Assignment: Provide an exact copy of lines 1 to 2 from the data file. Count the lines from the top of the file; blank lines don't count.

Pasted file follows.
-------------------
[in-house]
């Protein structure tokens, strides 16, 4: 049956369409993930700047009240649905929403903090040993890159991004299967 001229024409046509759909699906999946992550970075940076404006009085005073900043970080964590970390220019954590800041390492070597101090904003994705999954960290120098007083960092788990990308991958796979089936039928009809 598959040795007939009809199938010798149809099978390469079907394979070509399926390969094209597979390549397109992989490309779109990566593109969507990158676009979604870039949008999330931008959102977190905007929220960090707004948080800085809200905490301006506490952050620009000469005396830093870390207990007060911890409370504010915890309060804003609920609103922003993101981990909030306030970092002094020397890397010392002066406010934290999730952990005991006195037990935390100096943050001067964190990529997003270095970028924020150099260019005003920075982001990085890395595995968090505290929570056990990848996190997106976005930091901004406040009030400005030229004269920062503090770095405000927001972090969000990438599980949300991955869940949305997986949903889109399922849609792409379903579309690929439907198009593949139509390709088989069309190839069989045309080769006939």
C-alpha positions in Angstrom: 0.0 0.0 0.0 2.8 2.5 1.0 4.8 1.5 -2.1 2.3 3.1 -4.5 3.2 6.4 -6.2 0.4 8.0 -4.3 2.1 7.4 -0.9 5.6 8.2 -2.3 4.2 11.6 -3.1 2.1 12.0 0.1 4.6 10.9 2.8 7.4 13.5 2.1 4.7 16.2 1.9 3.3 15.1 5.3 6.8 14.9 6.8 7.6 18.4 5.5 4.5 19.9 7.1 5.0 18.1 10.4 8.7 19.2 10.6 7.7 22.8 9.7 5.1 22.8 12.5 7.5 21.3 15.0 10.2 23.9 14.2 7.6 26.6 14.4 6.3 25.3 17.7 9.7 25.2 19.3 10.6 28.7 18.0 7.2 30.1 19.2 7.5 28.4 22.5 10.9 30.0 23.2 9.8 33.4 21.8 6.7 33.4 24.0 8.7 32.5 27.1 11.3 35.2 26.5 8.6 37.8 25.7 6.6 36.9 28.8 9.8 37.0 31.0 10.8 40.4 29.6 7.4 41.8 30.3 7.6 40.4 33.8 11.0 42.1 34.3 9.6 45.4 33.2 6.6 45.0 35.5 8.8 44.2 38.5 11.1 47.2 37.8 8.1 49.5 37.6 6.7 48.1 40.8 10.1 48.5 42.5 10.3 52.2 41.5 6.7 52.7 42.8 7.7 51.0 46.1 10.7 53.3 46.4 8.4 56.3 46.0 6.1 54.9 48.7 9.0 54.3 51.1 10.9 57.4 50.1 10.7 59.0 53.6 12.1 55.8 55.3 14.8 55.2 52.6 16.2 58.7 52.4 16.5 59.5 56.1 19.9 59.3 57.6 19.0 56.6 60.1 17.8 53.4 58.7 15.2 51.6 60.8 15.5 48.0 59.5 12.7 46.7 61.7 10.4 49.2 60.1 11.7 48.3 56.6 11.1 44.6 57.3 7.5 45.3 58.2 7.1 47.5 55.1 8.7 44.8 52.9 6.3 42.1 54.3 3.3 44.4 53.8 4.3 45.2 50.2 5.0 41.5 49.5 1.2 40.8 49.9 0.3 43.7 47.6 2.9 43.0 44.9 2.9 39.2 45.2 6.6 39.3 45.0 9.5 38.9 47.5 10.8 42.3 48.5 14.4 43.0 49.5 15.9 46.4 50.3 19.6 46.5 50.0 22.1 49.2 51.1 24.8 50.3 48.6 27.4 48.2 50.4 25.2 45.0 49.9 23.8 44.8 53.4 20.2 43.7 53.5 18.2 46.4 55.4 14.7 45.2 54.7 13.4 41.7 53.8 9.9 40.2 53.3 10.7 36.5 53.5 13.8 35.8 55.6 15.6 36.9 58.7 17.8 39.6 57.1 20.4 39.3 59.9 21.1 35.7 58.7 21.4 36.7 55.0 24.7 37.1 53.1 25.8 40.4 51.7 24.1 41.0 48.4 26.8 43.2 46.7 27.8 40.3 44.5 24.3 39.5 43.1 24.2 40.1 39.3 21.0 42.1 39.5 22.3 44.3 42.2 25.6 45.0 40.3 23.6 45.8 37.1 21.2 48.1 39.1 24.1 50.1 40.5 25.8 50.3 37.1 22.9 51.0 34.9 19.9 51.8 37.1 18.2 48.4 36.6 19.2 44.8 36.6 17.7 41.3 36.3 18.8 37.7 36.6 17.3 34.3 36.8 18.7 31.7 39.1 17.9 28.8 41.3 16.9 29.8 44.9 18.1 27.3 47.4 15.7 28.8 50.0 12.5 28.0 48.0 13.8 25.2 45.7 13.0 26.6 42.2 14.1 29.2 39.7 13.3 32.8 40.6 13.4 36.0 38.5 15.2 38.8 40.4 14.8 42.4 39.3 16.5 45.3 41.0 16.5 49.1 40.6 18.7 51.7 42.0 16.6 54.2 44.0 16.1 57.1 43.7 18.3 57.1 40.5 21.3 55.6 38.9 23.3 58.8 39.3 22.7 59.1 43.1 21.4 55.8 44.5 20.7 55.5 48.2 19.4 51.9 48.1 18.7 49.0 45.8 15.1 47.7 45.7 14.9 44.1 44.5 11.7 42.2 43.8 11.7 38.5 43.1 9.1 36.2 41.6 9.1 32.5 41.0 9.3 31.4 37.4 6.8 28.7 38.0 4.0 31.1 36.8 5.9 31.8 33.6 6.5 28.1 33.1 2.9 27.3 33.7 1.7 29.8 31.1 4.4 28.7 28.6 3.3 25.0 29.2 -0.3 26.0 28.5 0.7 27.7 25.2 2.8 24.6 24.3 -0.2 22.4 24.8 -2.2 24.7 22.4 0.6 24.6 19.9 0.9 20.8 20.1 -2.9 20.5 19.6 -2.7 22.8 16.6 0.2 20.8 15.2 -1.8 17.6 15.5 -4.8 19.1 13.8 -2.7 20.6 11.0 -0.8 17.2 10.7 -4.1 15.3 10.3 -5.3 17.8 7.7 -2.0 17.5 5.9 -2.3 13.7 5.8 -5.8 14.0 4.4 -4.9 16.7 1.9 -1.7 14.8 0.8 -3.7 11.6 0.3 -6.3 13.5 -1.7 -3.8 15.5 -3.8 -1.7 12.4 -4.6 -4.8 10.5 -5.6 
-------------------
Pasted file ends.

[in-house]
């Protein structure tokens, strides 16, 4: 049956369409993930700047009240649905929403903090040993890159991004299967 001229024409046509759909699906999946992550970075940076404006009085005073900043970080964590970390220019954590800041390492070597101090904003994705999954960290120098007083960092788990990308991958796979089936039928009809 598959040795007939009809199938010798149809099978390469079907394979070509399926390969094209597979390549397109992989490309779109990566593109969507990158676009979604870039949008999330931008959102977190905007929220960090707004948080800085809200905490301006506490952050620009000469005396830093870390207990007060911890409370504010915890309060804003609920609103922003993101981990909030306030970092002094020397890397010392002066406010934290999730952990005991006195037990935390100096943050001067964190990529997003270095970028924020150099260019005003920075982001990085890395595995968090505290929570056990990848996190997106976005930091901004406040009030400005030229004269920062503090770095405000927001972090969000990438599980949300991955869940949305997986949903889109399922849609792409379903579309690929439907198009593949139509390709088989069309190839069989045309080769006939």